Most roosters are not aggressive towards people, but when one is, what is a backyard chicken keeper to do? Continue Reading
by Kathy Mormino, The Chicken Chick®
Let’s take a look at the Rooster’s role in the flock…
I am always surprised when I’m asked this question. I suppose it’s a logical question for those not too familiar with poultry.
Do I need a Rooster for hens to lay eggs?
A rooster does serve a couple of useful purposes to the flock which can be a good thing for the hens and keeper alike. Read Article
The Australorp is a great choice if your looking for an excellent layer of large brown eggs. Expect approximately five eggs per week from this *dual purpose bird. Their color is black, weight at maturity is 7-8 pounds, they are docile, friendly, and considered shy.
About the Australorp
Single Comb | 4 Toes | Broody/Setter | Confines Well | Average, 260 Eggs Yearly | Cold Hardy
Class: English • Rarity: Common
The Australorp is of Australian origin, developed as a utility breed with a focus on egg laying. It achieved world wide popularity in the 1920s after the breed broke numerous world records for number of eggs laid. The most popular color is black, which is the only color recognized in the United States. However, blue and white are also recognized in its home country. South Africa recognizes buff, splash, wheaten laced and golden as well.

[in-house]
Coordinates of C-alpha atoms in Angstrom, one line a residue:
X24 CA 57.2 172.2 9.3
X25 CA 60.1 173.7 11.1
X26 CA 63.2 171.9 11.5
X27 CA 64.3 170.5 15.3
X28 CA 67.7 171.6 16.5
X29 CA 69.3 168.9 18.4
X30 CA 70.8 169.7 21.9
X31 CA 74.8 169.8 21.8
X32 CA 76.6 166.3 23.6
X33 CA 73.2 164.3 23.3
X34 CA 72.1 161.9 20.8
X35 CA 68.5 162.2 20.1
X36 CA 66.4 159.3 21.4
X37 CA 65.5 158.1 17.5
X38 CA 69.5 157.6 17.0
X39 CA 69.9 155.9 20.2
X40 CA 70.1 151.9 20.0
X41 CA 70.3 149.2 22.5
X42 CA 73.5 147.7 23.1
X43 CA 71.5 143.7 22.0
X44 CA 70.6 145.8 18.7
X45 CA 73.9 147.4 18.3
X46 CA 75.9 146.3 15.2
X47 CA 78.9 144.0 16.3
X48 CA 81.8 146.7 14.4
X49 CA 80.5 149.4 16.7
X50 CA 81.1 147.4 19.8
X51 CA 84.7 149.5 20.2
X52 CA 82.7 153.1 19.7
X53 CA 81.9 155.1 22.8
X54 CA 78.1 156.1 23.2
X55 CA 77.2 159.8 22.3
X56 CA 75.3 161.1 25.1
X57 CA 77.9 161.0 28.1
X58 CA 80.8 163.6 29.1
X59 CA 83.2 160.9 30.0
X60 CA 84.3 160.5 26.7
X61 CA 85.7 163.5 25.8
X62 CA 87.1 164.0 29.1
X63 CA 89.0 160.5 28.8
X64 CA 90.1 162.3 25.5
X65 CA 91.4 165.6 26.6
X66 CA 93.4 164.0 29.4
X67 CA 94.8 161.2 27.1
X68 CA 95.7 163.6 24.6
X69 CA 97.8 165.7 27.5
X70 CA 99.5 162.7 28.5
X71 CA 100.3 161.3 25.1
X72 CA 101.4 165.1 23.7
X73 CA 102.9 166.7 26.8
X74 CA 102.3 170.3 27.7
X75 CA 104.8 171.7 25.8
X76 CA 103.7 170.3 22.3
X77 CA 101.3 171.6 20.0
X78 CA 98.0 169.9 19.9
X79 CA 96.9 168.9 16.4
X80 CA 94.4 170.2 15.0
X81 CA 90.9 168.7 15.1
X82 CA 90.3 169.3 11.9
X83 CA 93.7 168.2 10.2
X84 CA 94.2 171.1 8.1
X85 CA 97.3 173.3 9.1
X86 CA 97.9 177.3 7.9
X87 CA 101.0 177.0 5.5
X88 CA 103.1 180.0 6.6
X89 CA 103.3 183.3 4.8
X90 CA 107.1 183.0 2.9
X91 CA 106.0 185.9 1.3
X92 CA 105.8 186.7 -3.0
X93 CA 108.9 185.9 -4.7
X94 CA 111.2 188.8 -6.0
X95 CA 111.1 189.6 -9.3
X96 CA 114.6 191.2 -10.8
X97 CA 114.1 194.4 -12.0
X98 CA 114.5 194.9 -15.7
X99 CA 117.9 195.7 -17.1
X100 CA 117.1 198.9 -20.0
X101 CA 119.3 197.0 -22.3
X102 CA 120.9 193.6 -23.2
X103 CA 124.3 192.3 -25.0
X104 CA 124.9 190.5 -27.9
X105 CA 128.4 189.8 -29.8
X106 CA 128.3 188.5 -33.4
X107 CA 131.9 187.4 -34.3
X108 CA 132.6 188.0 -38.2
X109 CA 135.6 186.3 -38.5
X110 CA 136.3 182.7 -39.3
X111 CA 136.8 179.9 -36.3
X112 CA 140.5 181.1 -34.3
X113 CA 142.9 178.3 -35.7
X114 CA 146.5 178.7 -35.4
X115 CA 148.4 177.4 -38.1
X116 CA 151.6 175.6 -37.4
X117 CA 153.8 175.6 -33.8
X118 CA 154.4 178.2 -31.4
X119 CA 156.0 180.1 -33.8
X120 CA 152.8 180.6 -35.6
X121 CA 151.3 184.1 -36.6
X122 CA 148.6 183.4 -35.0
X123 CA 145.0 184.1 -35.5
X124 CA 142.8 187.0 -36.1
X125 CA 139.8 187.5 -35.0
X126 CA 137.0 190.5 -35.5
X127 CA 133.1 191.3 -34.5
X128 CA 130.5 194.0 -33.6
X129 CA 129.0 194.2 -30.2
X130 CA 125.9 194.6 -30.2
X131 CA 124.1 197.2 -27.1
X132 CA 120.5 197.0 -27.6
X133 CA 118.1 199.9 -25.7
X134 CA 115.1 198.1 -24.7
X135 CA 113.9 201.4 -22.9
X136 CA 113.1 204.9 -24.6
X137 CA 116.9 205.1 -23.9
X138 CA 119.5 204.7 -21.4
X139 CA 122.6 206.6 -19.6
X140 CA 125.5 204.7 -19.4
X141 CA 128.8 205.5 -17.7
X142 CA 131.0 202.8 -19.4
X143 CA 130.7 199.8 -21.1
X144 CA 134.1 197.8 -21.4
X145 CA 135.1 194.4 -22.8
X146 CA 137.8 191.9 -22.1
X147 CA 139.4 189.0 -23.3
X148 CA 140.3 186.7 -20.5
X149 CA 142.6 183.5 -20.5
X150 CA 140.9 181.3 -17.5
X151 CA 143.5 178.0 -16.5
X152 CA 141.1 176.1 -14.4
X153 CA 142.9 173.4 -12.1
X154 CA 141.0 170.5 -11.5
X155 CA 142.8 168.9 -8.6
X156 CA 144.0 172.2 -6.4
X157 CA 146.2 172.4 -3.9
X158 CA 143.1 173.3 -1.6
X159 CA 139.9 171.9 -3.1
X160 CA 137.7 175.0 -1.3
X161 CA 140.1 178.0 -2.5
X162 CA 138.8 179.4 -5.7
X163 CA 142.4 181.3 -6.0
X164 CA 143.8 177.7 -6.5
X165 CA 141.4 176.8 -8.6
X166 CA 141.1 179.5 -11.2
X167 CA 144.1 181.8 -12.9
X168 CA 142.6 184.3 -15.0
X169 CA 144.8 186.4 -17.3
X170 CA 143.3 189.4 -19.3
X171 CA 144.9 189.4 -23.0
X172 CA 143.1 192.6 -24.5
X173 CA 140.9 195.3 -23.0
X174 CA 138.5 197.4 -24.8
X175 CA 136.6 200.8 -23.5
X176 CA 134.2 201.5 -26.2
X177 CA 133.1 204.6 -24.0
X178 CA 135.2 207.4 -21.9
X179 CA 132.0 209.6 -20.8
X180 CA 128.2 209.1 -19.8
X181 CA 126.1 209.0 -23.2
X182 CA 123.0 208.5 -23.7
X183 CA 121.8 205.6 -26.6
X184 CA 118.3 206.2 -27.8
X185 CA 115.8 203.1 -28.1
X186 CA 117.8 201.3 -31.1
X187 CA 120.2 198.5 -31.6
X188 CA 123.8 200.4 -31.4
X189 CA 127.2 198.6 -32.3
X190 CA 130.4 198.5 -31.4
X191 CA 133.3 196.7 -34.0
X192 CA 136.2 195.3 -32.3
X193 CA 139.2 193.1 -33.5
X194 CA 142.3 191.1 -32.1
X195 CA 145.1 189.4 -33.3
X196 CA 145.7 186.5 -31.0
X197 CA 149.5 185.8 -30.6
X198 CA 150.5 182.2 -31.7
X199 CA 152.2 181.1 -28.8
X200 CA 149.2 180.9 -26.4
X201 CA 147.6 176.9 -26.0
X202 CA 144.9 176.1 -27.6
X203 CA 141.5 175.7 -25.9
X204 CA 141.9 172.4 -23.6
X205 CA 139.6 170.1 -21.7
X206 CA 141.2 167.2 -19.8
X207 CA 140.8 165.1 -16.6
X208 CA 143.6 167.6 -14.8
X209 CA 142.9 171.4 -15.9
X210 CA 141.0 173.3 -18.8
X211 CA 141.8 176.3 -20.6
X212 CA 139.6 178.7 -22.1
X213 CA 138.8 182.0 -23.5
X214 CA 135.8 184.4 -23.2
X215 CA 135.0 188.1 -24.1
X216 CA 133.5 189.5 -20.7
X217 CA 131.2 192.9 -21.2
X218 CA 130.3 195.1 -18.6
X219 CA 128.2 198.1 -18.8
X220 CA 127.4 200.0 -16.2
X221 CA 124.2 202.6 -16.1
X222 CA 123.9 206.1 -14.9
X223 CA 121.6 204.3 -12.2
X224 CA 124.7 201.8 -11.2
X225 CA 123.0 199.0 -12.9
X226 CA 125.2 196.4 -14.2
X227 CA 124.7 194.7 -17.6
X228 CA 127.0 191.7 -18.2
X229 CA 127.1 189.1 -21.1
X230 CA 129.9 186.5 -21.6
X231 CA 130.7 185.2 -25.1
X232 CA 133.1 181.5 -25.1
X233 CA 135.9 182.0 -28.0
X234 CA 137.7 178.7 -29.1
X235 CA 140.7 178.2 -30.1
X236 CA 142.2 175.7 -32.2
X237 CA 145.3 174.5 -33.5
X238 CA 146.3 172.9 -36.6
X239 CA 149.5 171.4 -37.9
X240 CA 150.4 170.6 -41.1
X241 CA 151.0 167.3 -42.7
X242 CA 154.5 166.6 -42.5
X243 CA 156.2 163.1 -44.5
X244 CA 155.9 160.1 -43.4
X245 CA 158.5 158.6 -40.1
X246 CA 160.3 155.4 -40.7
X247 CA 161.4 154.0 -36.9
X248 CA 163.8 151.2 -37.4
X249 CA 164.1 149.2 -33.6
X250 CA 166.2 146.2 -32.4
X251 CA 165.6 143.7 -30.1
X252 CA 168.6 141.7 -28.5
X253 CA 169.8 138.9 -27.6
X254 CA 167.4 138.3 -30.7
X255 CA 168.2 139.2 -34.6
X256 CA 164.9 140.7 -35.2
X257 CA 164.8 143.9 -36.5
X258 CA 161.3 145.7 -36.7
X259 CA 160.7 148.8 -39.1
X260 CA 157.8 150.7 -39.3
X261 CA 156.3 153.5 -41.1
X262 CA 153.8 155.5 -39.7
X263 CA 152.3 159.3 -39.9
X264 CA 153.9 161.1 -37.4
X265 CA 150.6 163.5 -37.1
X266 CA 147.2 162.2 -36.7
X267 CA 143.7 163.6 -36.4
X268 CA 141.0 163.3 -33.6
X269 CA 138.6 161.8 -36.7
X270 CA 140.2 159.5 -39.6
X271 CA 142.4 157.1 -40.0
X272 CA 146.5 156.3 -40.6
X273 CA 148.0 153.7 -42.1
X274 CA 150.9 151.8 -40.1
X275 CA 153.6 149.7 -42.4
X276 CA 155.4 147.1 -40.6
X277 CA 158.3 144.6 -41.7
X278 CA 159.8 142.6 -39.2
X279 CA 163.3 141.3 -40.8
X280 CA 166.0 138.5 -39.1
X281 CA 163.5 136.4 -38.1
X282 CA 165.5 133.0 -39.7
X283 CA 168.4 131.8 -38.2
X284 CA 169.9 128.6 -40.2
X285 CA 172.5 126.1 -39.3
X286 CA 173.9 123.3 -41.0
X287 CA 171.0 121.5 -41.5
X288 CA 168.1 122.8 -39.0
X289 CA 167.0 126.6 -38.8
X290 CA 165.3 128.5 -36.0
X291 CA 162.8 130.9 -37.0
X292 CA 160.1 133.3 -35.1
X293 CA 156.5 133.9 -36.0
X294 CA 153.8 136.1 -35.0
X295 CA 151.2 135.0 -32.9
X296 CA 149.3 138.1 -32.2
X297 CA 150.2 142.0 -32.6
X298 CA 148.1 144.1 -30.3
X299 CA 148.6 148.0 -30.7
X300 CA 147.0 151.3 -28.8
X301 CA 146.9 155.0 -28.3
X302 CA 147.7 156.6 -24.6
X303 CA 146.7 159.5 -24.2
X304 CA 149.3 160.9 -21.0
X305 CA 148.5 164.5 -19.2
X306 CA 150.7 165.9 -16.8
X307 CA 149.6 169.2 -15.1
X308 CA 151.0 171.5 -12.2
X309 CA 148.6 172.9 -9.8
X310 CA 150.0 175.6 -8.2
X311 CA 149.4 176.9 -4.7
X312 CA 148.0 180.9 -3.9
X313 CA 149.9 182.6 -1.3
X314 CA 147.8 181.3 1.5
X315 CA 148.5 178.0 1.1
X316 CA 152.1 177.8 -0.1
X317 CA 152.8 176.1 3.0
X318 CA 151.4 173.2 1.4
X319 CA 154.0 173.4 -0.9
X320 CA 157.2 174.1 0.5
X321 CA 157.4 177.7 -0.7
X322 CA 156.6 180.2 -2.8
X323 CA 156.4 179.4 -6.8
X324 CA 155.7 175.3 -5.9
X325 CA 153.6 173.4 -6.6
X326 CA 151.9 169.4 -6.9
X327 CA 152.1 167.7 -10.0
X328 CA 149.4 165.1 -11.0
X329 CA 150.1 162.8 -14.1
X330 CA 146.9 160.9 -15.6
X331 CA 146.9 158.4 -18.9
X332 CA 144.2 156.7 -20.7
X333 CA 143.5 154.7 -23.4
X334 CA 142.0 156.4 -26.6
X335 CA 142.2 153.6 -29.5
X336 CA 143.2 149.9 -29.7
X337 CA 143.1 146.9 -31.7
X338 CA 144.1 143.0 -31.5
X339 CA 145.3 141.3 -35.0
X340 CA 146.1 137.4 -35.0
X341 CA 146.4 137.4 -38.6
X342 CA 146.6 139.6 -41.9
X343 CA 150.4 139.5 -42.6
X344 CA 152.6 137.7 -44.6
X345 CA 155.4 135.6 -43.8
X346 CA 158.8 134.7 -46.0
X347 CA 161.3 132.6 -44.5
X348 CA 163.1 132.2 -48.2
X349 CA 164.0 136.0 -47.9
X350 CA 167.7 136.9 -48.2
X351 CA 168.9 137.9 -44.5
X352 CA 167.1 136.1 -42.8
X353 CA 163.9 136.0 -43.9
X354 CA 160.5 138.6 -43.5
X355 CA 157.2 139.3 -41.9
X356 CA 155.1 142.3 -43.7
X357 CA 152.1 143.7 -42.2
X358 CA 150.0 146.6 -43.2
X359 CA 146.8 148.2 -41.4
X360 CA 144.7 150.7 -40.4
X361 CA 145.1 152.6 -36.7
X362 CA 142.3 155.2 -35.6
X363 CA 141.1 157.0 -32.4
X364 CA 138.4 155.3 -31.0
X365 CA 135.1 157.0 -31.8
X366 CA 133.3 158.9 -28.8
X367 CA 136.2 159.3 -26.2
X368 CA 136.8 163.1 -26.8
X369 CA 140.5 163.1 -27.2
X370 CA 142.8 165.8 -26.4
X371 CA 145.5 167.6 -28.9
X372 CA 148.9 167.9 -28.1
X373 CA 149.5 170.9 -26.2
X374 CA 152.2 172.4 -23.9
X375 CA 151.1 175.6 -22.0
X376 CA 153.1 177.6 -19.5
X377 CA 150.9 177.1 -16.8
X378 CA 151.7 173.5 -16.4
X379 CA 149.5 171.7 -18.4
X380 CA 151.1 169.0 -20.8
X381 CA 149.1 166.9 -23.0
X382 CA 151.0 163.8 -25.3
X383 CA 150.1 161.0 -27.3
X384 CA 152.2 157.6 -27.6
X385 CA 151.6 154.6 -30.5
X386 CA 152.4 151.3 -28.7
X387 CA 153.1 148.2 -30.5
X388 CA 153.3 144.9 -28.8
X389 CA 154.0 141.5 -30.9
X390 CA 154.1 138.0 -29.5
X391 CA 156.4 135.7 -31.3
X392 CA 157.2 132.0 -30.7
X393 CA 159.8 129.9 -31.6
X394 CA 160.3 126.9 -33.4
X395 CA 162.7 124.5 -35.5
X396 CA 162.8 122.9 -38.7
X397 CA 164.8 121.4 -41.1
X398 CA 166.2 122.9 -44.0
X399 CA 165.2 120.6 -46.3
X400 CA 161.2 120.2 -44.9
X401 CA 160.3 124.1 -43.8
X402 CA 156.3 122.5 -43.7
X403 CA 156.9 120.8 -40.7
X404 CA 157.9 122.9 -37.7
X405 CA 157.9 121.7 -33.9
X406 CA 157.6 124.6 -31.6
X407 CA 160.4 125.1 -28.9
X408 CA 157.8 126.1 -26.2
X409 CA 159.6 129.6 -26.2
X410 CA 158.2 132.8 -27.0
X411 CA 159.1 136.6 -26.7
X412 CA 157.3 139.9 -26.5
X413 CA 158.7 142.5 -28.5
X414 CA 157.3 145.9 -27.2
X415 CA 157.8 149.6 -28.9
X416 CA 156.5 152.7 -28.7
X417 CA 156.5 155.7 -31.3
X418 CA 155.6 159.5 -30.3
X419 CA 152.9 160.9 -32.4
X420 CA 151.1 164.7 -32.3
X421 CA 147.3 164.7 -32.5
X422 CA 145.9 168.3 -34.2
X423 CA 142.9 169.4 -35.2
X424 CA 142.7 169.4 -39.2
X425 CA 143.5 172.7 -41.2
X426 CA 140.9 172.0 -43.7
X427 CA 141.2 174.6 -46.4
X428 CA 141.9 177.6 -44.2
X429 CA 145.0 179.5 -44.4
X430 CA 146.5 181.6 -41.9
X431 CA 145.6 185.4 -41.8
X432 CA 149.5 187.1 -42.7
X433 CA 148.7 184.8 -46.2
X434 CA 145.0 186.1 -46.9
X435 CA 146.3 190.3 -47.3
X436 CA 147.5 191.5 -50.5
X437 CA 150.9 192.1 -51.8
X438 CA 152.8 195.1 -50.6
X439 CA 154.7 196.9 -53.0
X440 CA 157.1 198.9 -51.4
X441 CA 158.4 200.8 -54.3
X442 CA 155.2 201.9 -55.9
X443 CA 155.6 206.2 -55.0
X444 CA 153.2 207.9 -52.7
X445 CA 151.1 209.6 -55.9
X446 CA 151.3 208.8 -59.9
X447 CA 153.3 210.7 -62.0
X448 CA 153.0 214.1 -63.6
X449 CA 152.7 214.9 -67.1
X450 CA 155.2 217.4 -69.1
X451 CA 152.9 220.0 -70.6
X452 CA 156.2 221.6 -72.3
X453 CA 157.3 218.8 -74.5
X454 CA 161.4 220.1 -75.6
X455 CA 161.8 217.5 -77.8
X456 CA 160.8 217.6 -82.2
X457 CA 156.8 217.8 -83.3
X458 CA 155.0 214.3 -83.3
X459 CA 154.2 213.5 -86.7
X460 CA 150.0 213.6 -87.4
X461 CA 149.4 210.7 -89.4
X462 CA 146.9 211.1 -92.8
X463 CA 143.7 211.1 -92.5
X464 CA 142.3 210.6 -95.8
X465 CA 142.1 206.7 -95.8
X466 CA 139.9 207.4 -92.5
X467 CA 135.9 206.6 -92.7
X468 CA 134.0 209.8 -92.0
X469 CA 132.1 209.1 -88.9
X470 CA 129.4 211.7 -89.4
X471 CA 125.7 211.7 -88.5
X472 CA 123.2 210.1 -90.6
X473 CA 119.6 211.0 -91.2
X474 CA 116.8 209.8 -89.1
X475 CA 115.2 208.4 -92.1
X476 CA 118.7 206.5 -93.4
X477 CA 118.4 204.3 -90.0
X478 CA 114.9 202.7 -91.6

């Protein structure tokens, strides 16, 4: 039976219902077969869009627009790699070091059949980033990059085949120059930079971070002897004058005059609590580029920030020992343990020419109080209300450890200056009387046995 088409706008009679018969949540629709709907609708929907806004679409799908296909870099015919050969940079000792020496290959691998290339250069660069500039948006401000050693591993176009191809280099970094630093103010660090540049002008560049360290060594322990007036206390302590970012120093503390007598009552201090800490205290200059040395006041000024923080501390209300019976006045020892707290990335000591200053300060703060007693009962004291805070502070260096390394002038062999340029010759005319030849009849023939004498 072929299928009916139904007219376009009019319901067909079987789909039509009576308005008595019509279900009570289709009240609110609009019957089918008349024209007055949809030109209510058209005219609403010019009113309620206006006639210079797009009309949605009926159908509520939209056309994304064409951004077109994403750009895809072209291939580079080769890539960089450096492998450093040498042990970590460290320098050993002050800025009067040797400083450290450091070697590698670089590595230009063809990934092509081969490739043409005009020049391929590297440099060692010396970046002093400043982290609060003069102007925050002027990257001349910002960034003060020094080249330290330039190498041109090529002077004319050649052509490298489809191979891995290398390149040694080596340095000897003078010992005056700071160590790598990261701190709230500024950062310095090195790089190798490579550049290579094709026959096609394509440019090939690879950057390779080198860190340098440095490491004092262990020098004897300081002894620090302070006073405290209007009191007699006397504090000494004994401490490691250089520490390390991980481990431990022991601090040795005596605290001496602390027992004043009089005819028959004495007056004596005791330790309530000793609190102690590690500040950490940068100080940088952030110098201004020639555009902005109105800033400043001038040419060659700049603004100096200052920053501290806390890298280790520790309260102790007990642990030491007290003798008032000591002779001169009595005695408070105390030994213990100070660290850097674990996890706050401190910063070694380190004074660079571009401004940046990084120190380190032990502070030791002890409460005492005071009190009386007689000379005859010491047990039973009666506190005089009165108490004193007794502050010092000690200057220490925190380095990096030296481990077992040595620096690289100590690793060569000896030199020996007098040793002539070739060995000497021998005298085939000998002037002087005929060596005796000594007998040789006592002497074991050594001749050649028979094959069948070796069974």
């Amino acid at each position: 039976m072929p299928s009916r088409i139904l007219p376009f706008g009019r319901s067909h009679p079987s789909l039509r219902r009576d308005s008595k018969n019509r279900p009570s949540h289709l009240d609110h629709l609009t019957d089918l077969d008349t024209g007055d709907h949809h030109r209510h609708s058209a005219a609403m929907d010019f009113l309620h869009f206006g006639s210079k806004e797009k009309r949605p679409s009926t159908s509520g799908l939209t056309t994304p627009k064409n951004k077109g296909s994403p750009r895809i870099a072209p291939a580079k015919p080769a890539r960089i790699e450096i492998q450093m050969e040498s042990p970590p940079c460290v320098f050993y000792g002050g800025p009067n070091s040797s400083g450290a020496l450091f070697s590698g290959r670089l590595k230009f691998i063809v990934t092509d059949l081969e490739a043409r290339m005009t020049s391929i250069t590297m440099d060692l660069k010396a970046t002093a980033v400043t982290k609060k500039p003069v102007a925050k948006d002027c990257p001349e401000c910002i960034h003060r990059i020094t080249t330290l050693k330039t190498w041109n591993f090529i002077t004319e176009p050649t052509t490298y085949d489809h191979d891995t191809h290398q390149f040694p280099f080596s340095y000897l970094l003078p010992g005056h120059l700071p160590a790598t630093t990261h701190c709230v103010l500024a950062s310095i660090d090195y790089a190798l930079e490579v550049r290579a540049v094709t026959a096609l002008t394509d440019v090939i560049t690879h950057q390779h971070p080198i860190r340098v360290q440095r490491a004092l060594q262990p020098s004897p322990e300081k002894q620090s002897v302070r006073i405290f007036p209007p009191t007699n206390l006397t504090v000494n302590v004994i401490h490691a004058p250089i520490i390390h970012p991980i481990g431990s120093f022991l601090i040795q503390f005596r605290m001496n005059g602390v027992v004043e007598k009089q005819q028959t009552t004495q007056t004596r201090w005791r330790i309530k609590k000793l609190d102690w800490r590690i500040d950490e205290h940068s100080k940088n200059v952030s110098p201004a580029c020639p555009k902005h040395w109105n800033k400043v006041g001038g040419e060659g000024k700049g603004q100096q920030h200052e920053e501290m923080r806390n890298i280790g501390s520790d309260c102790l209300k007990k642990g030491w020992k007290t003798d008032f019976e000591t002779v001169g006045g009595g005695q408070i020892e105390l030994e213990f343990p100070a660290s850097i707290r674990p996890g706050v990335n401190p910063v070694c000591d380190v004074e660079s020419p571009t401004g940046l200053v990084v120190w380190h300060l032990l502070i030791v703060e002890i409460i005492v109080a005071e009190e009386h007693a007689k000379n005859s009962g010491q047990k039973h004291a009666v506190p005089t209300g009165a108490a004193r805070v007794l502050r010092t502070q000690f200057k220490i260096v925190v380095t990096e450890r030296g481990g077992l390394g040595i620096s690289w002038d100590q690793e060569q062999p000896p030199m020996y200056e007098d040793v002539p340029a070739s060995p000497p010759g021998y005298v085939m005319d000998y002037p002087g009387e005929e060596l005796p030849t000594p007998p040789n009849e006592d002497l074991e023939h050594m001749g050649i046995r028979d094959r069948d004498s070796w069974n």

The Australorp is a great starter bird if your new to chicken keeping. The chicks are hardy and very easy to raise.
* Dual Purpose: provides 2 kinds of resources, meat & eggs.
You Don’t Need a Rooster Rescue, Set Up a Bachelor Pad Instead
Unless you buy sexed day-old chicks, chances are you’ve got extra roosters this spring! Finding a rooster rescue can be difficult, especially during the spring when extra, unwanted roosters start to appear as for sale or free… Continue Reading
Summer is coming, is your chicken yard and coop suitable to sustain the well being of your flock? It’s important to prepare for extreme heat or your birds may suffer from heat exhaustion. Sun is the #1 enemy to chickens that are confined, especially in small quarters… Continue Reading